1372 PERLDB_POST - post-prompt Perl code
1373 PERLDB_TYPEAHEAD - typeahead captured by readline()
1374
1375We chug through all these variables and plug the values saved in them
1376back into the appropriate spots in the debugger.
1377
1378=cut
1379
6b24a4b7
SF
1380use vars qw(@hist @truehist %postponed_file @typeahead);
1381
e18a02a6 1382sub _restore_breakpoints_and_actions {
e22ea7cc 1383
e22ea7cc 1384 my @had_breakpoints = get_list("PERLDB_VISITED");
e18a02a6 1385
bdba49ad
SF
1386 for my $file_idx ( 0 .. $#had_breakpoints ) {
1387 my $filename = $had_breakpoints[$file_idx];
1388 my %pf = get_list("PERLDB_FILE_$file_idx");
1389 $postponed_file{ $filename } = \%pf if %pf;
1390 my @lines = sort {$a <=> $b} keys(%pf);
1391 my @enabled_statuses = get_list("PERLDB_FILE_ENABLED_$file_idx");
1392 for my $line_idx (0 .. $#lines) {
1393 _set_breakpoint_enabled_status(
1394 $filename,
1395 $lines[$line_idx],
1396 ($enabled_statuses[$line_idx] ? 1 : ''),
1397 );
1398 }
e22ea7cc 1399 }
69893cff 1400
e18a02a6
SF
1401 return;
1402}
1403
ca50076b
SF
1404sub _restore_options_after_restart
1405{
1406 my %options_map = get_list("PERLDB_OPT");
1407
1408 while ( my ( $opt, $val ) = each %options_map ) {
1409 $val =~ s/[\\\']/\\$1/g;
1410 parse_options("$opt'$val'");
1411 }
1412
1413 return;
1414}
1415
e18a02a6
SF
1416if ( exists $ENV{PERLDB_RESTART} ) {
1417
1418 # We're restarting, so we don't need the flag that says to restart anymore.
1419 delete $ENV{PERLDB_RESTART};
1420
1421 # $restart = 1;
1422 @hist = get_list('PERLDB_HIST');
1423 %break_on_load = get_list("PERLDB_ON_LOAD");
1424 %postponed = get_list("PERLDB_POSTPONE");
1425
1426 share(@hist);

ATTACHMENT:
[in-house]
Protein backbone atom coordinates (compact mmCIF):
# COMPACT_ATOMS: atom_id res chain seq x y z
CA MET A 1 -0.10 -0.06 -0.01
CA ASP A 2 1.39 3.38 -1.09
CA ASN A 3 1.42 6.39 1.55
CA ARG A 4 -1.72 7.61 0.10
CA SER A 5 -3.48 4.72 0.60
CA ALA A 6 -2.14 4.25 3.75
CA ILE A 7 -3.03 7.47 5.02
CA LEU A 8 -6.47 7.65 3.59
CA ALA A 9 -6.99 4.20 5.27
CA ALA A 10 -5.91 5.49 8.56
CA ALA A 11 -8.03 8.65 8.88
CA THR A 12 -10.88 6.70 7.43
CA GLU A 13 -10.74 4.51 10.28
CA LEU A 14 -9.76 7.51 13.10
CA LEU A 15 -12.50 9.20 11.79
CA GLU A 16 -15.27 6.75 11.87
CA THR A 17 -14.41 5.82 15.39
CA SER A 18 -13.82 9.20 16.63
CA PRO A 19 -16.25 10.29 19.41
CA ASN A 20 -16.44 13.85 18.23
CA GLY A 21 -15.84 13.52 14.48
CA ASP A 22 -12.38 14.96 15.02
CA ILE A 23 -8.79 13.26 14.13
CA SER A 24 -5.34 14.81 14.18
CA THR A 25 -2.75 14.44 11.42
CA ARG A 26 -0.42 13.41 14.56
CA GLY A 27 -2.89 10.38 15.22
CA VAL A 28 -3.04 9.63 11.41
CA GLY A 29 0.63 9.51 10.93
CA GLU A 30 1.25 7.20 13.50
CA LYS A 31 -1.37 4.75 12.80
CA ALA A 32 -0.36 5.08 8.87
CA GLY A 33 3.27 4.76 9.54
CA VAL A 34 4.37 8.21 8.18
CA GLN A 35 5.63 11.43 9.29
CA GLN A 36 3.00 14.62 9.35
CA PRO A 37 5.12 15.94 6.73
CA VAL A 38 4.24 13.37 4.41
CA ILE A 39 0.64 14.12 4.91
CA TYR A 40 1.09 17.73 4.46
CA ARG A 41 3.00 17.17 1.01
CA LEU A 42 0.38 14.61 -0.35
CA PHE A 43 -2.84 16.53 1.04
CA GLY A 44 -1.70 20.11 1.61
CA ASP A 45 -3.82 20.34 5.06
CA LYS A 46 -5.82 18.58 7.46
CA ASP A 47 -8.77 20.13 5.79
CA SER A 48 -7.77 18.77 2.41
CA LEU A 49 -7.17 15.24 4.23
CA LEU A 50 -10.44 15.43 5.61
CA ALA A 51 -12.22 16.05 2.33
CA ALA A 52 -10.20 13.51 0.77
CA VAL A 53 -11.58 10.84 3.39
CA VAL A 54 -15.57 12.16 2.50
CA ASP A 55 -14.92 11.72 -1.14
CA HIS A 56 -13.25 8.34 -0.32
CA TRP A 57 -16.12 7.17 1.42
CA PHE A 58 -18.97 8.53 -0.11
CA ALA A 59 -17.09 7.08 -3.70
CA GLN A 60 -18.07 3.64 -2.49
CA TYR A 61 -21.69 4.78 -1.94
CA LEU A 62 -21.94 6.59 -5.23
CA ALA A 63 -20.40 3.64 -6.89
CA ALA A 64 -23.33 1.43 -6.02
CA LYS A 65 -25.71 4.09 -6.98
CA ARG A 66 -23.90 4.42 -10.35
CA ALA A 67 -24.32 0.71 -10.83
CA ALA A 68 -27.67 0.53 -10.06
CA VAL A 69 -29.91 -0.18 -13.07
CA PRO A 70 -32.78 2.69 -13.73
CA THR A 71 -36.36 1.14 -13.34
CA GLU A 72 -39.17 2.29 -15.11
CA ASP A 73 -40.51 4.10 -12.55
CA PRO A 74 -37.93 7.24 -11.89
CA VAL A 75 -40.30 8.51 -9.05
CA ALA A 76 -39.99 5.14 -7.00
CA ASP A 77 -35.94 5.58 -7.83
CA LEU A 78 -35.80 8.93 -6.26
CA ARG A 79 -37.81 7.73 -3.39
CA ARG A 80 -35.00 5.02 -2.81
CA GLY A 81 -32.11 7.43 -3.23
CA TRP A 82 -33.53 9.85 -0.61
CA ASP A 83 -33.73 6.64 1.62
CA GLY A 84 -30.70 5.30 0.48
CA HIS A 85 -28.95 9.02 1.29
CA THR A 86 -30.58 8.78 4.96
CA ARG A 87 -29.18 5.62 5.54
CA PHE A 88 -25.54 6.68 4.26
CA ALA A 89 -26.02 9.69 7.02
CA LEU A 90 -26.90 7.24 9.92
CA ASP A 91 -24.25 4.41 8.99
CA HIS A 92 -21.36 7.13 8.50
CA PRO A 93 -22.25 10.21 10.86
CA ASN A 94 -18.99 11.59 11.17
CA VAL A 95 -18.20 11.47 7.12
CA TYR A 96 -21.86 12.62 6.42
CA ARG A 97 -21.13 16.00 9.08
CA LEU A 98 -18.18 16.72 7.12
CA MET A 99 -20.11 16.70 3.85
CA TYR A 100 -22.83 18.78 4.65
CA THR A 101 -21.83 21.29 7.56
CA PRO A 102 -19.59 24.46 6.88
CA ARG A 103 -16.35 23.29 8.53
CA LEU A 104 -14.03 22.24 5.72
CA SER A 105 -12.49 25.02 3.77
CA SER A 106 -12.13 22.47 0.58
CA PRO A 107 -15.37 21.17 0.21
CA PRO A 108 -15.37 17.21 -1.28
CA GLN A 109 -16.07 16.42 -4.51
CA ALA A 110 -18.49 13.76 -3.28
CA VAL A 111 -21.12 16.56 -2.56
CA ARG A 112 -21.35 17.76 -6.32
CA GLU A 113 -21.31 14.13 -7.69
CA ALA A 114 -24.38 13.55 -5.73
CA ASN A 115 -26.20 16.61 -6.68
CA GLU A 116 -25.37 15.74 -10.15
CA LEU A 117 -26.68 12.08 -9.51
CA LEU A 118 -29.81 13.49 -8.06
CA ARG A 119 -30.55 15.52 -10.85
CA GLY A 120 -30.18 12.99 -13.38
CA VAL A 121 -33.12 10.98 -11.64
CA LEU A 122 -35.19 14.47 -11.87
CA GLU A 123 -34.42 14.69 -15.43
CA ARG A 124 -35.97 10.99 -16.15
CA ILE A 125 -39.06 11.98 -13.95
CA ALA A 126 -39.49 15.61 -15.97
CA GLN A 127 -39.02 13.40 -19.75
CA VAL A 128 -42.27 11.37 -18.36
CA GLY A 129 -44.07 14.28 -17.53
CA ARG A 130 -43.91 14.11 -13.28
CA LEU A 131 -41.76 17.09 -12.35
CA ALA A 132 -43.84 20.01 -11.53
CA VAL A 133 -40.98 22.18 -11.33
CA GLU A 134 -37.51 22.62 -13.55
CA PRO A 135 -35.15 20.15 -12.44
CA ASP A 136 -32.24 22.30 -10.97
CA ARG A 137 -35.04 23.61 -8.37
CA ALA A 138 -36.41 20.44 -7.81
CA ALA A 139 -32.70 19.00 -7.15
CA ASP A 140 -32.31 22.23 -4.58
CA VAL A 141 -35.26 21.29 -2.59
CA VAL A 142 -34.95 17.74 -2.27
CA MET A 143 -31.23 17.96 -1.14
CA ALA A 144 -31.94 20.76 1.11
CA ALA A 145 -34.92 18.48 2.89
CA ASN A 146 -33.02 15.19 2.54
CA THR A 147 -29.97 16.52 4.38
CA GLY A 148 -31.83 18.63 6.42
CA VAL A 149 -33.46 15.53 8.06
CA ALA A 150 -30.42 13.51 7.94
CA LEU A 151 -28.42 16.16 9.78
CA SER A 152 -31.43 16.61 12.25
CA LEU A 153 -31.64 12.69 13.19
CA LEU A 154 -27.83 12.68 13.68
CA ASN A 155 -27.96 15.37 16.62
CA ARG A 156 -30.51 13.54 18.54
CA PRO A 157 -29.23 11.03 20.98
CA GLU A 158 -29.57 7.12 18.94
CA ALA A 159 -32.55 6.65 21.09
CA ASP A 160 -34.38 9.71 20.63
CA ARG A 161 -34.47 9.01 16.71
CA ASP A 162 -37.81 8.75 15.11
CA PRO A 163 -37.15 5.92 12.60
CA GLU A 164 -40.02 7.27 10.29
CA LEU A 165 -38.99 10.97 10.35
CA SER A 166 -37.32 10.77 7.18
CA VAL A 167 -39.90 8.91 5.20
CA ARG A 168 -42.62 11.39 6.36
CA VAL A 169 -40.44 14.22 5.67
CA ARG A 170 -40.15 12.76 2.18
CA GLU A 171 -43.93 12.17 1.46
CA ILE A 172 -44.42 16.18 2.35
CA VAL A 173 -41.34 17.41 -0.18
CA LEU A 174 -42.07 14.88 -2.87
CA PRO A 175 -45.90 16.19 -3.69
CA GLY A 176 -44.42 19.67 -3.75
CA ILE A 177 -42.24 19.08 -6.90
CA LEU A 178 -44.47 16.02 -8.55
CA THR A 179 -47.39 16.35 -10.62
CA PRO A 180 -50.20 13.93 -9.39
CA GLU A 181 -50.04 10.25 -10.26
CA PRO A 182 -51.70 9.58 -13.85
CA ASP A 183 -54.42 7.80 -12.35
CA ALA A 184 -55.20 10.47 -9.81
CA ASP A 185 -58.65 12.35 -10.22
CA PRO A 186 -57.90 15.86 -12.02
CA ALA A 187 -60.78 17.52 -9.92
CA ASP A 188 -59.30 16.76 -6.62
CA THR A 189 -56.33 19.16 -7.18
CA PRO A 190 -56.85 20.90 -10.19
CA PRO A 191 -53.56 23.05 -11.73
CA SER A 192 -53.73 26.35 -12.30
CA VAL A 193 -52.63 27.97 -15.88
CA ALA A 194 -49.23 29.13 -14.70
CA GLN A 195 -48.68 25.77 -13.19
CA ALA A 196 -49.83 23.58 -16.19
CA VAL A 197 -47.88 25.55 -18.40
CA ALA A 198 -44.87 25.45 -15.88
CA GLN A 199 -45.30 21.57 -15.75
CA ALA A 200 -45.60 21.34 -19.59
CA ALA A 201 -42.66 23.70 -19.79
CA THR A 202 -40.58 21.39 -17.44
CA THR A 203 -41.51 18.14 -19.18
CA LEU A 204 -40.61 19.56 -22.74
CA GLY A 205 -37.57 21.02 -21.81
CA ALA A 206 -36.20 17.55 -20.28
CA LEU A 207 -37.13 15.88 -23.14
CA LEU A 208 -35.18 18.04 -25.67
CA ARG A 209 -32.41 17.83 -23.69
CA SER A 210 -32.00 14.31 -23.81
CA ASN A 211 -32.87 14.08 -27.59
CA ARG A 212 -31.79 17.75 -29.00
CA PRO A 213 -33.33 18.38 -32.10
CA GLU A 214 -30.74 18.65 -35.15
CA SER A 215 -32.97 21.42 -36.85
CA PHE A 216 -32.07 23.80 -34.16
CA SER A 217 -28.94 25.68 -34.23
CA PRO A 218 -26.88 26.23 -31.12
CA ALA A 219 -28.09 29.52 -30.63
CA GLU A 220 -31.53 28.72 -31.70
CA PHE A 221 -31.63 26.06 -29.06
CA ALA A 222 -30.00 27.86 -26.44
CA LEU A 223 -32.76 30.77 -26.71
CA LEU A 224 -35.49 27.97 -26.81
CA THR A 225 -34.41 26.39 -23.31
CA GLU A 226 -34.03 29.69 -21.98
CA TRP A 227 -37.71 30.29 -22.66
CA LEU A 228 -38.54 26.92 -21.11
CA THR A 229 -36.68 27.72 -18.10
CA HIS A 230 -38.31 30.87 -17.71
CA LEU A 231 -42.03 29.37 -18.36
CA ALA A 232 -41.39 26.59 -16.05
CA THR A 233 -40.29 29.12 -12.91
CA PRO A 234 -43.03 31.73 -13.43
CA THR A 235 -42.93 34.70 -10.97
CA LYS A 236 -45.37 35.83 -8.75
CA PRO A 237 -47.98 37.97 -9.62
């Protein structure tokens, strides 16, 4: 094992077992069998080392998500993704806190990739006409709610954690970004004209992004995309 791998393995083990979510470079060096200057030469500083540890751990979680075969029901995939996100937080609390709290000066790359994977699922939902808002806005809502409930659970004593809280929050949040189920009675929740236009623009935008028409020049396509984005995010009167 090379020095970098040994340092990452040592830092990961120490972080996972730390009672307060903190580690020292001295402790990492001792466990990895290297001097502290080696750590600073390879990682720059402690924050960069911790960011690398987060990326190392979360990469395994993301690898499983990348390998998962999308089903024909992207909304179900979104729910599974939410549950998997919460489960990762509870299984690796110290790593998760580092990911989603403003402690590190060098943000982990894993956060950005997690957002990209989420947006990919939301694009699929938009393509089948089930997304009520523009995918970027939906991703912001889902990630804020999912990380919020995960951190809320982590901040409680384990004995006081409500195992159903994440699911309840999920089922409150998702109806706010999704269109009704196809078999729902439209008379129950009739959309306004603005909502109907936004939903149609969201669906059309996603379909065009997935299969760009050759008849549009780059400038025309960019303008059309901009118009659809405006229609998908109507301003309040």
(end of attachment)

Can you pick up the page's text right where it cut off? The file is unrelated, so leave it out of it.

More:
1427 share(@truehist);
1428 share(%break_on_load);
1429 share(%postponed);
1430
1431 _restore_breakpoints_and_actions();
1432
69893cff 1433 # restore options
ca50076b 1434 _restore_options_after_restart();
69893cff
RGS
1435
1436 # restore original @INC
e22ea7cc
RF
1437 @INC = get_list("PERLDB_INC");
1438 @ini_INC = @INC;
1439
1440 # return pre/postprompt actions and typeahead buffer
1441 $pretype = [ get_list("PERLDB_PRETYPE") ];
1442 $pre = [ get_list("PERLDB_PRE") ];
1443 $post = [ get_list("PERLDB_POST") ];
1444 @typeahead = get_list( "PERLDB_TYPEAHEAD", @typeahead );
69893cff
RGS
1445} ## end if (exists $ENV{PERLDB_RESTART...
1446
1447=head2 SETTING UP THE TERMINAL
1448
1449Now, we'll decide how the debugger is going to interact with the user.
1450If there's no TTY, we set the debugger to run non-stop; there's not going
1451to be anyone there to enter commands.
1452
1453=cut
54d04a52 1454
6b24a4b7
SF
1455use vars qw($notty $runnonstop $console $tty $LINEINFO);
1456use vars qw($lineinfo $doccmd);
1457
d338d6fe 1458if ($notty) {
69893cff 1459 $runnonstop = 1;
2cbb2ee1 1460 share($runnonstop);
69893cff 1461}
d12a4851 1462
69893cff
RGS
1463=pod
1464
1465If there is a TTY, we have to determine who it belongs to before we can
1466proceed. If this is a slave editor or graphical debugger (denoted by
1467the first command-line switch being '-emacs'), we shift this off and
1468set C<$rl> to 0 (XXX ostensibly to do straight reads).
1469
1470=cut
1471
1472else {
e22ea7cc 1473
69893cff
RGS
1474 # Is Perl being run from a slave editor or graphical debugger?
1475 # If so, don't use readline, and set $slave_editor = 1.
e22ea7cc
RF
1476 $slave_editor =
1477 ( ( defined $main::ARGV[0] ) and ( $main::ARGV[0] eq '-emacs' ) );
1478 $rl = 0, shift(@main::ARGV) if $slave_editor;
1479
1480 #require Term::ReadLine;
d12a4851 1481
69893cff
RGS
1482=pod
1483
1484We then determine what the console should be on various systems:
1485
1486=over 4
1487
1488=item * Cygwin - We use C<stdin> instead of a separate device.
1489
1490=cut
1491
e22ea7cc
RF
1492 if ( $^O eq 'cygwin' ) {
1493
69893cff
RGS
1494 # /dev/tty is binary. use stdin for textmode
1495 undef $console;
1496 }
1497
1498=item * Unix - use C</dev/tty>.
1499
1500=cut
1501
e22ea7cc 1502 elsif ( -e "/dev/tty" ) {
69893cff
RGS
1503 $console = "/dev/tty";
1504 }
1505
1506=item * Windows or MSDOS - use C<con>.
1507
1508=cut
1509
e22ea7cc 1510 elsif ( $^O eq 'dos' or -e "con" or $^O eq 'MSWin32' ) {